California’s Department of Education said, Friday, that only 25% of students took statewide assessment tests in 2020-21 as schools scrambled to administer the exams in the midst of the pandemic.
The low participation rate makes it impossible to know the full extent of learning loss statewide during a year when most of California’s classrooms were closed and students were doing remote learning.
“COVID-19 not only created challenges for teaching and learning but also for the administration of the statewide assessments,” the Department of Education said in a statement as it released results of the limited proficiency tests and other data on absenteeism and graduation rates.
Typically, about 95% of eligible students, or 3.2 million, take the assessment tests that measure proficiency in English, math and other subjects. Educators look to the results and how they compare to previous years to make decisions about education programs and policies. But the department warned that it “is not advisable” to do that this year and analyzing the data should be done with “explicit caution.”
Among those tested, just 49% of students met or exceeded standards in English in 2021. In math, only 34% met that standard and for science it was worse, just 29%.
“It’s clear that the learning lag most affected younger children, as we would expect. It’s hard to go to school on computer by Zoom for little kids who are just learning to be focused and work with pencils,” said Linda Darling-Hammond, president of the State Board of Education. “The other thing of course is that we really do know where the kids suffered the most.”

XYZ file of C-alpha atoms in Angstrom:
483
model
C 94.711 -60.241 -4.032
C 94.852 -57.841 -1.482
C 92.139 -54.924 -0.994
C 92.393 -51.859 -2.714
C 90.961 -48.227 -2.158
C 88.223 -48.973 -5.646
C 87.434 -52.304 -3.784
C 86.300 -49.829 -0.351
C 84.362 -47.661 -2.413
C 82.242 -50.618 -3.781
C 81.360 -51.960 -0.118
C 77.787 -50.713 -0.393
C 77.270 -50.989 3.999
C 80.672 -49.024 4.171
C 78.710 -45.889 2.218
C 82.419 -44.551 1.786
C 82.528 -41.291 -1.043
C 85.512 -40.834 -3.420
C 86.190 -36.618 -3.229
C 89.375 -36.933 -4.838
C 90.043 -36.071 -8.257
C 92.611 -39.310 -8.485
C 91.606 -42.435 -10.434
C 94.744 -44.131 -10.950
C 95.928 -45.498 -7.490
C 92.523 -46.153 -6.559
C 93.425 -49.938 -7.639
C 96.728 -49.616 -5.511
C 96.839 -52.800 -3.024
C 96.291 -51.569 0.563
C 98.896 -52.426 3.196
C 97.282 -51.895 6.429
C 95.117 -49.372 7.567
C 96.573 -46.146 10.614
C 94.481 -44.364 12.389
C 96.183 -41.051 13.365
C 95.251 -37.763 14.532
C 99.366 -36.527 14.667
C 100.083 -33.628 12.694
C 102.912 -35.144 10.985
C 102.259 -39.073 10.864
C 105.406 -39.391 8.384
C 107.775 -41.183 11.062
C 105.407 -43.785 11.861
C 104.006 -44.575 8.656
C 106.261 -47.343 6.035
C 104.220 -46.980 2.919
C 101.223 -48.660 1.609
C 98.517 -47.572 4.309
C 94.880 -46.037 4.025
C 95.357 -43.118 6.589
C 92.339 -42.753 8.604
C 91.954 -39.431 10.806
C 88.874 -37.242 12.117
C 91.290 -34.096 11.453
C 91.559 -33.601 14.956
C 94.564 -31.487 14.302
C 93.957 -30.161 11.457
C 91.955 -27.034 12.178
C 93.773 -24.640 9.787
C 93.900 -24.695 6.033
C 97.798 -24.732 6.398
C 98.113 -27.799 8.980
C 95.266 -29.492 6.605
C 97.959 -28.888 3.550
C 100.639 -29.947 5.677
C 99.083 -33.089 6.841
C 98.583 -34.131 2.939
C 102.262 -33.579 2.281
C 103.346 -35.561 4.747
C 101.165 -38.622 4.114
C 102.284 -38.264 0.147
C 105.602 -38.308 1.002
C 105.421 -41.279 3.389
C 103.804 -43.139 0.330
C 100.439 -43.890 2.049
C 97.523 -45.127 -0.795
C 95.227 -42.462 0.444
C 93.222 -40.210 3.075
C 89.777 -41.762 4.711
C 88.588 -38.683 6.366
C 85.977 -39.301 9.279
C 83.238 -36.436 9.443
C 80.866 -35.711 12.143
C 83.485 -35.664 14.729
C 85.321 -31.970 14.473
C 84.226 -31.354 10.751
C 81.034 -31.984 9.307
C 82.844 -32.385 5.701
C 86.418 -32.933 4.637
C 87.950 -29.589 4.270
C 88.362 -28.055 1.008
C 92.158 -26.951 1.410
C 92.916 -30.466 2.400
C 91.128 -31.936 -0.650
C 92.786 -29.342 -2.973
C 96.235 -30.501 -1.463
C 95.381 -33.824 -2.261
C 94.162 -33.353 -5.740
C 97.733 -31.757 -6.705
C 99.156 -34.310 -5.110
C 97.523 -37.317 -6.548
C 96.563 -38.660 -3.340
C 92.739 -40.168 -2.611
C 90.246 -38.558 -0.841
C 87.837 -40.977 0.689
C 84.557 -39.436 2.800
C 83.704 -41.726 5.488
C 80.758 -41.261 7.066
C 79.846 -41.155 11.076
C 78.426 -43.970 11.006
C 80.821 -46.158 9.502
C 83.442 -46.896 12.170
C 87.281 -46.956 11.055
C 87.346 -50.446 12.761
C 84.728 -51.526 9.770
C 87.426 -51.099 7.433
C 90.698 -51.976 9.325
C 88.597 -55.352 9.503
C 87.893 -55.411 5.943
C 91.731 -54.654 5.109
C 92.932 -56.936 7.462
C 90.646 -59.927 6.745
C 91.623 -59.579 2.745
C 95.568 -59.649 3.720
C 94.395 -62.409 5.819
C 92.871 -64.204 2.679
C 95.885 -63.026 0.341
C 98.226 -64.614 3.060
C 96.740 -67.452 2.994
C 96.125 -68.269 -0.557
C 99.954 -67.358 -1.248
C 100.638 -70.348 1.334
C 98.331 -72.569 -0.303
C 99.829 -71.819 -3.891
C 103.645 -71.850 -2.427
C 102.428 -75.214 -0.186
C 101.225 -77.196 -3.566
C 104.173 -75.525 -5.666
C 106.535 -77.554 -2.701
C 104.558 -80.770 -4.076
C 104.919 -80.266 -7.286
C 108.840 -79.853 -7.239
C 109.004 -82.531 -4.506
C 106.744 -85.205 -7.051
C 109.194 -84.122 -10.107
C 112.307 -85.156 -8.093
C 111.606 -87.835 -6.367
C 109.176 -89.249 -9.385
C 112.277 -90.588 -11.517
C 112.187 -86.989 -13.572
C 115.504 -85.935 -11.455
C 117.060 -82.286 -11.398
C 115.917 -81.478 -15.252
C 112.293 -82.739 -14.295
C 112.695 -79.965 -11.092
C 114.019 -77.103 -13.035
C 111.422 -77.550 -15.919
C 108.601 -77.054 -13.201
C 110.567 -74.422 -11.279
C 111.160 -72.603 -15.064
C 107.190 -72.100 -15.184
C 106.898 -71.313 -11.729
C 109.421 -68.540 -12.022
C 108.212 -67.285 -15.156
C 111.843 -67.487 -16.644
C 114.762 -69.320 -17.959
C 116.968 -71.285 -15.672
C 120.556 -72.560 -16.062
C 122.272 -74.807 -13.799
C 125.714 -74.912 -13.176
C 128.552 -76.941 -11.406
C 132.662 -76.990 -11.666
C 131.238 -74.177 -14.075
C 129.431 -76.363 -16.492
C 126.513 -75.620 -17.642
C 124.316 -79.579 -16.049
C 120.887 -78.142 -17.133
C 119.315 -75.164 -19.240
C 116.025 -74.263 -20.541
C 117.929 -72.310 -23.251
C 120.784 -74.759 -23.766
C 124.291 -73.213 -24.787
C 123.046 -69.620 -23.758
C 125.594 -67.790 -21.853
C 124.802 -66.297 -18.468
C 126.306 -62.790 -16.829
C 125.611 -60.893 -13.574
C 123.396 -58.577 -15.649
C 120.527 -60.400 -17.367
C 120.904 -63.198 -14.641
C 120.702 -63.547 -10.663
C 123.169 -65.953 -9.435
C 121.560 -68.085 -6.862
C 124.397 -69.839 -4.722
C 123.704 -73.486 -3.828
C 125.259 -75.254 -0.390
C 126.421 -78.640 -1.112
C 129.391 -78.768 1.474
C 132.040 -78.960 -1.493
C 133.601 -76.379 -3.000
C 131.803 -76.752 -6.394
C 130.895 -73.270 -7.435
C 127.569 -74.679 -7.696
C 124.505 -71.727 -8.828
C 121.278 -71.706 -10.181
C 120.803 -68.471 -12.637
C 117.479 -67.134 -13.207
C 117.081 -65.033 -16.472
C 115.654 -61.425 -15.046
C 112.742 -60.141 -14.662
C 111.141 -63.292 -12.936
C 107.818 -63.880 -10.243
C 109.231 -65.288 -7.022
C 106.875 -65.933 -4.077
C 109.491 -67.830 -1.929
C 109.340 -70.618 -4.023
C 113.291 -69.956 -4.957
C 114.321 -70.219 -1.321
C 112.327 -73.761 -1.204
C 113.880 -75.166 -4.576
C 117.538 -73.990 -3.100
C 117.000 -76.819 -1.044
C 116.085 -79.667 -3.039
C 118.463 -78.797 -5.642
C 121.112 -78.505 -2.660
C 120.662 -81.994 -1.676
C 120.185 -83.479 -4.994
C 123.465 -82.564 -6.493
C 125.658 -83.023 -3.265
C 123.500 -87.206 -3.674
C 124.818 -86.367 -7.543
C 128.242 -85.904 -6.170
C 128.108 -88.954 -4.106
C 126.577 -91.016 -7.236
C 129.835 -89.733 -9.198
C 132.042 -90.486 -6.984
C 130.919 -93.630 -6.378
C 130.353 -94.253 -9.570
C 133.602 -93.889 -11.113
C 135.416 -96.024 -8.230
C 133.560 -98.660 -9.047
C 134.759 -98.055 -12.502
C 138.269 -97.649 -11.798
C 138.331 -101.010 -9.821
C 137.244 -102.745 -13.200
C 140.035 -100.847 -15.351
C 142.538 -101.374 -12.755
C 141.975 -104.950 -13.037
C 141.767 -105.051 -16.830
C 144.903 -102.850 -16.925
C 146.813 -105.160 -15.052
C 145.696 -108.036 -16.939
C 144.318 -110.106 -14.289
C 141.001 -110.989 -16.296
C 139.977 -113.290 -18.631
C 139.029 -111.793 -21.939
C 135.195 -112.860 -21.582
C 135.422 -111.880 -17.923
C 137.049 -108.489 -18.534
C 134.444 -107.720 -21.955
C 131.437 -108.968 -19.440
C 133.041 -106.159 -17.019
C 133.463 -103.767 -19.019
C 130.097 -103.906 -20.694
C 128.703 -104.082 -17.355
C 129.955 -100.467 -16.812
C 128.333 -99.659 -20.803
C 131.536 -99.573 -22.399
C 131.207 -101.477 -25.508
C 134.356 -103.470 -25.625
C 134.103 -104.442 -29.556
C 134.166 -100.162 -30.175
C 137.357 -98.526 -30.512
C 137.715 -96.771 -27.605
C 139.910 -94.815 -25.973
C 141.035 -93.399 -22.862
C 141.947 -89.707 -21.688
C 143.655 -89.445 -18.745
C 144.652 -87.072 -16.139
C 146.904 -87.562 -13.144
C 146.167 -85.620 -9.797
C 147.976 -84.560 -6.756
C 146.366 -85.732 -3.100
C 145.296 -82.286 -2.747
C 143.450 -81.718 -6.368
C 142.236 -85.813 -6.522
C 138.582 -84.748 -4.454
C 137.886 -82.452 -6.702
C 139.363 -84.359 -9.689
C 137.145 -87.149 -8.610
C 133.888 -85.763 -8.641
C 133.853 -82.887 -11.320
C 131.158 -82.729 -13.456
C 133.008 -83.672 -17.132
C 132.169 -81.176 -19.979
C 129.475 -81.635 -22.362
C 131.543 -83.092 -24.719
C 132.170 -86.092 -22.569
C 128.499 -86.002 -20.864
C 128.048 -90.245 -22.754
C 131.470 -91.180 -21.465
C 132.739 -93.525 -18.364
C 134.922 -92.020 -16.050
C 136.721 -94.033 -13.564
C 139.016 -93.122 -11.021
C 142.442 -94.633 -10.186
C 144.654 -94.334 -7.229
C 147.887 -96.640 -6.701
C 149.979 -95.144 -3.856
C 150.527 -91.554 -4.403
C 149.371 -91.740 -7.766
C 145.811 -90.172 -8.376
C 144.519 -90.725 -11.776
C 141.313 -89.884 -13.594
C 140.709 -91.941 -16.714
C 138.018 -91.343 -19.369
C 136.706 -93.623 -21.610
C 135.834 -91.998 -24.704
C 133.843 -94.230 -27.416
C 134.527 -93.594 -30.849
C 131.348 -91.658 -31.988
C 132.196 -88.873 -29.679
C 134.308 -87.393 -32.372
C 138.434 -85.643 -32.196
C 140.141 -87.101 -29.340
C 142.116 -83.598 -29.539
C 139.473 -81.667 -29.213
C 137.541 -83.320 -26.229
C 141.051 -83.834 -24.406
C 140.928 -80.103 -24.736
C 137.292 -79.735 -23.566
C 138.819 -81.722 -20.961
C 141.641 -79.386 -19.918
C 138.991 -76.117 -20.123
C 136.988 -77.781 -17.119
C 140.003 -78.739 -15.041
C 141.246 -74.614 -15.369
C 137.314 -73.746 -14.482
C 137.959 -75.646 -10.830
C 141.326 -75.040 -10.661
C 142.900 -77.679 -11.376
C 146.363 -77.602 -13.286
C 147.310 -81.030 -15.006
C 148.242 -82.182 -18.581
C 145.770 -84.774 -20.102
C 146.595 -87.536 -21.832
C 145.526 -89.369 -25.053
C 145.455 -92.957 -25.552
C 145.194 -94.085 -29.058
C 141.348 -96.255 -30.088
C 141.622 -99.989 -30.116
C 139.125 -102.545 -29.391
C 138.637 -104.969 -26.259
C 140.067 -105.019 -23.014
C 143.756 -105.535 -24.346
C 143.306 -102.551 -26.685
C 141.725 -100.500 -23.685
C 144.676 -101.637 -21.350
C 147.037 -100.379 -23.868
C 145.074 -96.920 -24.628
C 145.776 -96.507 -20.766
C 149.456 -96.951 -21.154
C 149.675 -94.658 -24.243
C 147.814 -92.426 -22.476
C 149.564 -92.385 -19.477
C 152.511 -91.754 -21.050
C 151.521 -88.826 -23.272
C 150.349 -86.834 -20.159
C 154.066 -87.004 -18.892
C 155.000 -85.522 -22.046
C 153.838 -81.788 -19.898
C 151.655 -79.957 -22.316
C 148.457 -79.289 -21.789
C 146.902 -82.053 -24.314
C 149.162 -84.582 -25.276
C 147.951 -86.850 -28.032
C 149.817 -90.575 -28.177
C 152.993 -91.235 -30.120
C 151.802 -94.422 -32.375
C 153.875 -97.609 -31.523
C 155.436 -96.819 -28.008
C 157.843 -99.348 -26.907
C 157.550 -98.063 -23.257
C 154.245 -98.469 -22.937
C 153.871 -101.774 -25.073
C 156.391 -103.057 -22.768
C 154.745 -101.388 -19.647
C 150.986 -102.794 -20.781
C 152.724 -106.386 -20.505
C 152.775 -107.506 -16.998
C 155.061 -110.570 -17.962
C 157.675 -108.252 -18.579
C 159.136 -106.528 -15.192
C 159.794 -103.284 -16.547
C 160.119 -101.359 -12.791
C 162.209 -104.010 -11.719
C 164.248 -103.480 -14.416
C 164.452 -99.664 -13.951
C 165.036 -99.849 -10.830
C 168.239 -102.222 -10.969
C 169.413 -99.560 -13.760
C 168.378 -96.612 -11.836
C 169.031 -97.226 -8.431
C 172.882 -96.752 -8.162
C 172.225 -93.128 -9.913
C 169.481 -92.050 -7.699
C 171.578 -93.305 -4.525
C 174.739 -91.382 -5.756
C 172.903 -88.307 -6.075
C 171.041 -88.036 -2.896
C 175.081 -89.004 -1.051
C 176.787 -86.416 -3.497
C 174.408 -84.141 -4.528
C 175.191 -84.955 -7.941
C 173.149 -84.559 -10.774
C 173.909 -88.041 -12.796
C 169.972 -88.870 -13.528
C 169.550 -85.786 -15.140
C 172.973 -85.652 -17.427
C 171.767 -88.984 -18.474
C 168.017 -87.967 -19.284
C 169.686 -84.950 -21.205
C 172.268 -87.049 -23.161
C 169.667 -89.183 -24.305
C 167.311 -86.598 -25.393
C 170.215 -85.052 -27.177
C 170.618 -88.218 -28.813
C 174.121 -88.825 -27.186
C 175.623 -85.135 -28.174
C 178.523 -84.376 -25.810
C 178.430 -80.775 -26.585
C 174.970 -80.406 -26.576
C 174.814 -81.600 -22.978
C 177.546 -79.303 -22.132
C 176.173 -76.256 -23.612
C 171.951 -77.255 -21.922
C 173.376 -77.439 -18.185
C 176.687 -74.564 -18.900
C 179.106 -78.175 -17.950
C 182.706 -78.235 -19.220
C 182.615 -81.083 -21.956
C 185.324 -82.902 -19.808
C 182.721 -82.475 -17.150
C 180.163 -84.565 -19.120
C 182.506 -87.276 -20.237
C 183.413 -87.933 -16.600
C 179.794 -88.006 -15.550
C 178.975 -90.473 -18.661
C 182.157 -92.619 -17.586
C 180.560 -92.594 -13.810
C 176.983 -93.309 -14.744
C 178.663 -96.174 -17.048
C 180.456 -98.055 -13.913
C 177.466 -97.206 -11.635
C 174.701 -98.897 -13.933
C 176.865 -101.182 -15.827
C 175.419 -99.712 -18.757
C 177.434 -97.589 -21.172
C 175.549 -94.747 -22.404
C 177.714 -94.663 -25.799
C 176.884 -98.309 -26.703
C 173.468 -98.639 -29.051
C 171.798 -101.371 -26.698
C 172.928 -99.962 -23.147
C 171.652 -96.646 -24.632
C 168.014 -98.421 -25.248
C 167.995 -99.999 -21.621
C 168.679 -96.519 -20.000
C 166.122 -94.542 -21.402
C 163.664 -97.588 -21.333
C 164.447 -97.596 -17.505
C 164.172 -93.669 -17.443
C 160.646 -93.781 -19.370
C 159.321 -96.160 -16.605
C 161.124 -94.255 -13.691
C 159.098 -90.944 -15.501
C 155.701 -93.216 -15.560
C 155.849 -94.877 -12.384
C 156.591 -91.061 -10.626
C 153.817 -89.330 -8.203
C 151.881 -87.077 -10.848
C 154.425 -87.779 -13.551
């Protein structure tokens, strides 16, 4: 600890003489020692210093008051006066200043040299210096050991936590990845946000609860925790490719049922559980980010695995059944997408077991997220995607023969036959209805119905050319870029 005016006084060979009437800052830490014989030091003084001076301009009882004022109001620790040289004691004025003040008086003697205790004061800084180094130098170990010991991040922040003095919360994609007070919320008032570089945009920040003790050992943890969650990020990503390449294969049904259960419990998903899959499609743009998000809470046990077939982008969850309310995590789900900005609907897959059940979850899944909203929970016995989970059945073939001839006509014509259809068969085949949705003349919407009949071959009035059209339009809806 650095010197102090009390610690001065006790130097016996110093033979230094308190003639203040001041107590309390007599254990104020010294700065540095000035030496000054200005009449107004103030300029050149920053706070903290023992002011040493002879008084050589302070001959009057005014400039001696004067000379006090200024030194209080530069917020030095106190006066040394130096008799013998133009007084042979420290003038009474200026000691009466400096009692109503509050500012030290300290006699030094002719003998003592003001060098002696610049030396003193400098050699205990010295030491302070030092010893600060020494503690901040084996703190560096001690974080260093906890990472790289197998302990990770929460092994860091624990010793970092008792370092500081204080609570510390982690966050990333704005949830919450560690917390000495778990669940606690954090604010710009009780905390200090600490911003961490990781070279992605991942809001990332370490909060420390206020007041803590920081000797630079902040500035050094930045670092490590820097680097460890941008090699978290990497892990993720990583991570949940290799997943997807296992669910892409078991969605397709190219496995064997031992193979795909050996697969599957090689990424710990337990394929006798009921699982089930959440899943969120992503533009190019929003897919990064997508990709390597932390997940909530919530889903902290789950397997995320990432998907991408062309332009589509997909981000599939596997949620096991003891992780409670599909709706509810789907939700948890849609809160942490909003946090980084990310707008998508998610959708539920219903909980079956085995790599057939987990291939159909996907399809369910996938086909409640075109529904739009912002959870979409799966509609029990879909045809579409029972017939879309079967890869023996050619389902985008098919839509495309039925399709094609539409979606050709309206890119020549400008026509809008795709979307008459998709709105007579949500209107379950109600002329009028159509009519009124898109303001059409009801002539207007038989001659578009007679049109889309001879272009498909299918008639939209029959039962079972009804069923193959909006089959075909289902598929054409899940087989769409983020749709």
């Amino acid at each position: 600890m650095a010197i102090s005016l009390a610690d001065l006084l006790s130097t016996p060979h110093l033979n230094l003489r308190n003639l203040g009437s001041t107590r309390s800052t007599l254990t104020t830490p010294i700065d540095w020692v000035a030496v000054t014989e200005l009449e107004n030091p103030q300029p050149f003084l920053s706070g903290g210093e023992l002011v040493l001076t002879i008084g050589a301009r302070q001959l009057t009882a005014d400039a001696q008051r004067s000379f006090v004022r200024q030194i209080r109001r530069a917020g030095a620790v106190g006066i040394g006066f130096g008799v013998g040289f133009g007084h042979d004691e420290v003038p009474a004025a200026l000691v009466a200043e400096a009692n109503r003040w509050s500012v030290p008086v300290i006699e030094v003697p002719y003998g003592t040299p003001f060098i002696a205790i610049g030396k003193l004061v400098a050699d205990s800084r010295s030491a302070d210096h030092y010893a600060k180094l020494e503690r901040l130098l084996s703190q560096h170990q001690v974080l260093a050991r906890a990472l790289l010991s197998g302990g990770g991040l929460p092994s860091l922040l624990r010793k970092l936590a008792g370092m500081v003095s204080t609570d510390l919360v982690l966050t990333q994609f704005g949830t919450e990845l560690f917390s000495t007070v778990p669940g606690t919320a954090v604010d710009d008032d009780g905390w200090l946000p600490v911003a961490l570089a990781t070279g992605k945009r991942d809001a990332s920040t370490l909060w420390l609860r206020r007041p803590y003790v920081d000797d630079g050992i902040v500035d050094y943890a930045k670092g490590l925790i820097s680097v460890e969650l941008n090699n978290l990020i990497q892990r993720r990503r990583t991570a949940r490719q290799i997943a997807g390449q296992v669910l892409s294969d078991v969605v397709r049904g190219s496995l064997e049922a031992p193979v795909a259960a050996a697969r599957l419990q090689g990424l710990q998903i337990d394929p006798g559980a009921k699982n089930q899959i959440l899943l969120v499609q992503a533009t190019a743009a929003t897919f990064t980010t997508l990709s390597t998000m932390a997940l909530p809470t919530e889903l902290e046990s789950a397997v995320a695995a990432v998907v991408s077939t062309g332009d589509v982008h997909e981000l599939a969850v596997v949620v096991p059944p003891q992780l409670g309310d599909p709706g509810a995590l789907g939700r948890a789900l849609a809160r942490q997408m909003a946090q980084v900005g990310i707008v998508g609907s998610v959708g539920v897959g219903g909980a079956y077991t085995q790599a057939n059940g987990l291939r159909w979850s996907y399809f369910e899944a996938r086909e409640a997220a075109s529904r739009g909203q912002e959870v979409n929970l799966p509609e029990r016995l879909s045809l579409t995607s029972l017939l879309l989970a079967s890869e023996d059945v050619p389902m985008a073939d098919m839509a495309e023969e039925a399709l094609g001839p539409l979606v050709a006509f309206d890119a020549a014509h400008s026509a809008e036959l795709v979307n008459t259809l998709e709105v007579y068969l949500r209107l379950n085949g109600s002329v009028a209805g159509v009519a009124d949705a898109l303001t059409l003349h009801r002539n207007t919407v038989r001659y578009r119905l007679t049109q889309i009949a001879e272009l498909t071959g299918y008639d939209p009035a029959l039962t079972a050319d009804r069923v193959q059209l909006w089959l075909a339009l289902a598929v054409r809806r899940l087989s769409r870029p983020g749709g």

What the data makes clear is the extent to which the pandemic and school closures exacerbated education inequalities.
Chronic absenteeism, which means a student is away for 10% or more of the school year, jumped dramatically among some groups, including by 8.8 percentage points among migrant students, and 6.8 percentage points for foster youth. Absenteeism also increased for African American and Native American students.
While there was a small dip in four-year graduation rates, the biggest part of that drop was for African American students, whose graduation rates fell by 4.3 percentage points to an overall 72%, followed by American Indian or Alaska Native students whose rates fell nearly 3 percentage points to 73%.
After the pandemic caused schools in California and around the country to shut classrooms in March 2020, the US Department of Education waived a federal testing requirement for 2019-20 school year. The requirement for assessment tests was reinstated for the 2020-21 school year but certain flexibilities were allowed, including shorter tests and giving tests remotely, the California Department of Education said.
Even with that flexibility, administering the tests was “an insurmountable challenge,” for many school districts because most of California’s 10,000 K-12 public schools were in remote learning well into spring of 2020.
“Many students lacked computers with secure browsers that would allow remote administration of the test, and many more experienced problems with bandwidth that made testing remotely infeasible,” the department of education said.
As a result, the state allowed school districts that could not administer the state assessment tests to give local assessment tests that met specific criteria that was approved by the State Board of Education.